Uses of a spinal tap
A spinal tap can be used to remove a sample of cerebrospinal fluid (CSF), the clear, colorless fluid that surrounds the brain and spinal cord. The extracted fluid can then be analyzed for the presence of an infection or other problems such as abnormal cells or cancers.
A spinal tap can also be used to measure the pressure of the fluid in the spinal canal and brain. In cases that require relieving pressure in the spinal canal, a small amount of CSF may be withdrawn using the needle.
Spinal tap as a diagnostic tool
A spinal tap can also help diagnose inflammatory conditions of the nervous system such as Guillain-Barré syndrome and multiple sclerosis. It can also be used to diagnose cancers involving the brain and spinal cord, as well as bleeding around the brain.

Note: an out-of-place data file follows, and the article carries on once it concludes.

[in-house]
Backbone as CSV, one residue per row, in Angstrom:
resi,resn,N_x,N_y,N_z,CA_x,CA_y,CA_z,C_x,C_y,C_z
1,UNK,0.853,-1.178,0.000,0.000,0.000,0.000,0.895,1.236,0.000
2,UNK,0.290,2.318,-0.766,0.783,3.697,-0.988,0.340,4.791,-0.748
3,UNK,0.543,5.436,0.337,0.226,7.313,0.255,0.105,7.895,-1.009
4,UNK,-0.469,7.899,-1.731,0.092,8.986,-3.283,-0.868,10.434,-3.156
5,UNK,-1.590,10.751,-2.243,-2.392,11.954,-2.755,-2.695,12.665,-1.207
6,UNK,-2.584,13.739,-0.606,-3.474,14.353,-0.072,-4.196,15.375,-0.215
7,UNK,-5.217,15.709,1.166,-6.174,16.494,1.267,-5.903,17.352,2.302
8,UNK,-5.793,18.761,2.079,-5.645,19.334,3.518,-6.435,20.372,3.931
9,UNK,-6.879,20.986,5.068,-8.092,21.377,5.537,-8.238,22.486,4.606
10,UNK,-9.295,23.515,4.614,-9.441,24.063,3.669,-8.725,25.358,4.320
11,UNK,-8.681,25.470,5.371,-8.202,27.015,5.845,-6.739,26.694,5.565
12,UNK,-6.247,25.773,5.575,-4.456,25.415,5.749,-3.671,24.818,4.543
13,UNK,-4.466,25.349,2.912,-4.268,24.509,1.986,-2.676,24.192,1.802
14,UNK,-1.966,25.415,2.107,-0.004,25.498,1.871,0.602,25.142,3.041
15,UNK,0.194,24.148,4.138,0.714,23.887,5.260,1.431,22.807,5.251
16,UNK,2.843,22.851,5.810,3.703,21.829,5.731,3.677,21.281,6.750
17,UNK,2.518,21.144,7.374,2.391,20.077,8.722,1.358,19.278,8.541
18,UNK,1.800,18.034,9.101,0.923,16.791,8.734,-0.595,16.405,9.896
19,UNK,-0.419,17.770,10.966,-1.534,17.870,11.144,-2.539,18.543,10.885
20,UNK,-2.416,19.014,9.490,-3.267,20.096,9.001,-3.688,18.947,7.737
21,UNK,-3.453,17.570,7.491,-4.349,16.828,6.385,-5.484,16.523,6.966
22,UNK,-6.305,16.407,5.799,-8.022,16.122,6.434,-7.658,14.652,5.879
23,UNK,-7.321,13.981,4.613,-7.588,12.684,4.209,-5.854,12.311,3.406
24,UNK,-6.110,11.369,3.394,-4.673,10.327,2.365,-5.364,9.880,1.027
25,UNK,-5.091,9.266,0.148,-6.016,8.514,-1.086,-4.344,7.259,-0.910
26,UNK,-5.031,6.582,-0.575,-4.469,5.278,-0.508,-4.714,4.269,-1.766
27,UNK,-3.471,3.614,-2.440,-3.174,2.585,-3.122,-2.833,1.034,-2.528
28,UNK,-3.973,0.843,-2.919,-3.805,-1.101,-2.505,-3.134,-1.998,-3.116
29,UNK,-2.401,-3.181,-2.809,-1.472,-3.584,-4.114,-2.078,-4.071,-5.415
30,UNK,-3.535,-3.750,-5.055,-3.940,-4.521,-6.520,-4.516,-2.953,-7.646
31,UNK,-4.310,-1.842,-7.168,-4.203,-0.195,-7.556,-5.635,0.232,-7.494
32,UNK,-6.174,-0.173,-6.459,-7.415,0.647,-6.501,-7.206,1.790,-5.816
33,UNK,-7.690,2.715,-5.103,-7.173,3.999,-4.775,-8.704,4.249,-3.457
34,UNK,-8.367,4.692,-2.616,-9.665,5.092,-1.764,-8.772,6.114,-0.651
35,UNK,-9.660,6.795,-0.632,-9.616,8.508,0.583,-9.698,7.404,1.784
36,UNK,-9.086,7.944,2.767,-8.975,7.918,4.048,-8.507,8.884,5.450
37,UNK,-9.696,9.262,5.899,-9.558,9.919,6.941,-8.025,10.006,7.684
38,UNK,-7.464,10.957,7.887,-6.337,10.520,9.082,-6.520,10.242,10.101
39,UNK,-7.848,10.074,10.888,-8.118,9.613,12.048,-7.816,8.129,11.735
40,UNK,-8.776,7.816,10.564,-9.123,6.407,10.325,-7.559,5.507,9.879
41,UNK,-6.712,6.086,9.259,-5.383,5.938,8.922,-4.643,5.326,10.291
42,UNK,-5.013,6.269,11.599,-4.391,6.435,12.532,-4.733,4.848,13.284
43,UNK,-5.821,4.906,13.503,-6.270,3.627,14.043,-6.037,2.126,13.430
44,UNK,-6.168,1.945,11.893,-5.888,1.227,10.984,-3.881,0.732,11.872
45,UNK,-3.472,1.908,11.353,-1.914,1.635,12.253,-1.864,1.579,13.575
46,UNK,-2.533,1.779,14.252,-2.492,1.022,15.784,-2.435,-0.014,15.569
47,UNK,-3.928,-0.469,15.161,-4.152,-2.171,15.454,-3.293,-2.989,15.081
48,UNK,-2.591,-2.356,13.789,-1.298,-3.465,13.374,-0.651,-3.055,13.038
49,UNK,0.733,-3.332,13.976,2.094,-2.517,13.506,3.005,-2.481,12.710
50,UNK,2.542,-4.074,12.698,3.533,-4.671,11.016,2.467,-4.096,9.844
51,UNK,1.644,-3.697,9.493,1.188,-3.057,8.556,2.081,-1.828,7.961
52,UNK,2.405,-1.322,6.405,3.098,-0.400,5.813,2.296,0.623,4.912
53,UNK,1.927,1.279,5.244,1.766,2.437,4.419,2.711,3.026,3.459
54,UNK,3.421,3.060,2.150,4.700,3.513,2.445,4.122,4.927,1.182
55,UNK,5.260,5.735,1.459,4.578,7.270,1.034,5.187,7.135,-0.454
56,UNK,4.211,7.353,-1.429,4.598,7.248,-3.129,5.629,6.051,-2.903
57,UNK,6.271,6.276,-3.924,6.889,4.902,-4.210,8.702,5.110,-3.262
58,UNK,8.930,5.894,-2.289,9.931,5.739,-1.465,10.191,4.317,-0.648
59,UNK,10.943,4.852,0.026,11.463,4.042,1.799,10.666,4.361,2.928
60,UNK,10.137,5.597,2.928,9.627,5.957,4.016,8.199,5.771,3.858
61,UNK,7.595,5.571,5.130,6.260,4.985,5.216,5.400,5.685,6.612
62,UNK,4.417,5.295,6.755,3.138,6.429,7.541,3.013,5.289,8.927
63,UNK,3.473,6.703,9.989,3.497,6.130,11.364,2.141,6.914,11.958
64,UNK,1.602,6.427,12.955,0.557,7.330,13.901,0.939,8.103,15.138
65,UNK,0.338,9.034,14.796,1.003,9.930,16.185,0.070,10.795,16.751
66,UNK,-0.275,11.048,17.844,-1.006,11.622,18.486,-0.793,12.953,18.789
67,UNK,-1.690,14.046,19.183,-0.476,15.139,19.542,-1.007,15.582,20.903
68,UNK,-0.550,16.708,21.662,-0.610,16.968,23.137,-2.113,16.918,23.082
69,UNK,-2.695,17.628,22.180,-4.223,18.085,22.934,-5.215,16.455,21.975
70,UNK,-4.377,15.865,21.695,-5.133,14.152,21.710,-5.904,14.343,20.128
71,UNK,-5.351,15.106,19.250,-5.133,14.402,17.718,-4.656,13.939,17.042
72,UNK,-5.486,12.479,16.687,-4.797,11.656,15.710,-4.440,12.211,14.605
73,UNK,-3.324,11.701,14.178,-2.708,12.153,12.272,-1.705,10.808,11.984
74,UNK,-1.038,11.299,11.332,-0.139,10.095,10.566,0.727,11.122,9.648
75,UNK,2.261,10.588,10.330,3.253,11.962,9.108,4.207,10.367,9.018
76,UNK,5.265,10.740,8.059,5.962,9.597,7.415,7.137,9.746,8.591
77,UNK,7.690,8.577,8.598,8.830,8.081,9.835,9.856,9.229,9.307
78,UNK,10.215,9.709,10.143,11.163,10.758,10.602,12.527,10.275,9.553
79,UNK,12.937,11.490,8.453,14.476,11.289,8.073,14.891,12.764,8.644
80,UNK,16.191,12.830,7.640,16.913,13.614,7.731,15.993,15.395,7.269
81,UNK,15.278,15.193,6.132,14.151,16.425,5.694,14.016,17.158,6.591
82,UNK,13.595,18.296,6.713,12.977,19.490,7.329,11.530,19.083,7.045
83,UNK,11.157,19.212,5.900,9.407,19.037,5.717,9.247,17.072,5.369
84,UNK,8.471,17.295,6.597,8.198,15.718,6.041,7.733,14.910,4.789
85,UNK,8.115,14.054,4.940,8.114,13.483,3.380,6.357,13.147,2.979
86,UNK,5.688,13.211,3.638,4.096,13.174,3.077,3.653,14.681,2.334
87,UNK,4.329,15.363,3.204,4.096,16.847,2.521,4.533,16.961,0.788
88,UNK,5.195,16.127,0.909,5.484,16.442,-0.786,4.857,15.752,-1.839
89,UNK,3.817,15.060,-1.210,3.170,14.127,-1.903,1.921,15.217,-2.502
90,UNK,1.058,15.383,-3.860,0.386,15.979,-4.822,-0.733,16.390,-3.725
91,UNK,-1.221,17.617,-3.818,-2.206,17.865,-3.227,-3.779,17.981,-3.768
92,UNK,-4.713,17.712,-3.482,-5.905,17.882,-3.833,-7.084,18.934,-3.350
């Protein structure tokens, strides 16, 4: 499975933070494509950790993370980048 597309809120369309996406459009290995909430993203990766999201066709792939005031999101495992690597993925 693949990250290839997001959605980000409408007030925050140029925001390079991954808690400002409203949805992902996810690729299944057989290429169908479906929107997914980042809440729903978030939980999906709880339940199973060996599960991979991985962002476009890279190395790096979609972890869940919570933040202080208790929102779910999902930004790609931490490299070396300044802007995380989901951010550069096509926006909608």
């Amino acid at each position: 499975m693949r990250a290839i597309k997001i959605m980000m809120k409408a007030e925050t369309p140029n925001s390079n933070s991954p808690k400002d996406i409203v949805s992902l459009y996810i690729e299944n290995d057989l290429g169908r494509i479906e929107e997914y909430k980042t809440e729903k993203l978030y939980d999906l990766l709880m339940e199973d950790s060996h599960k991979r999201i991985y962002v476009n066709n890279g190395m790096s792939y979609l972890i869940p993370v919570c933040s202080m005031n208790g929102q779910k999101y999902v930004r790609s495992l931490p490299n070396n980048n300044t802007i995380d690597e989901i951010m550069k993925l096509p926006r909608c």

Spinal tap and ALS
A spinal tap is performed to exclude inflammatory nerve conditions and usually done only when the patient has unusual symptoms of ALS, such as spinal nerve abnormalities or no sign of abnormal reflexes or spasticity.
The procedure is safe and takes around 30 to 45 minutes. Common side effects include a headache and lower back pain.
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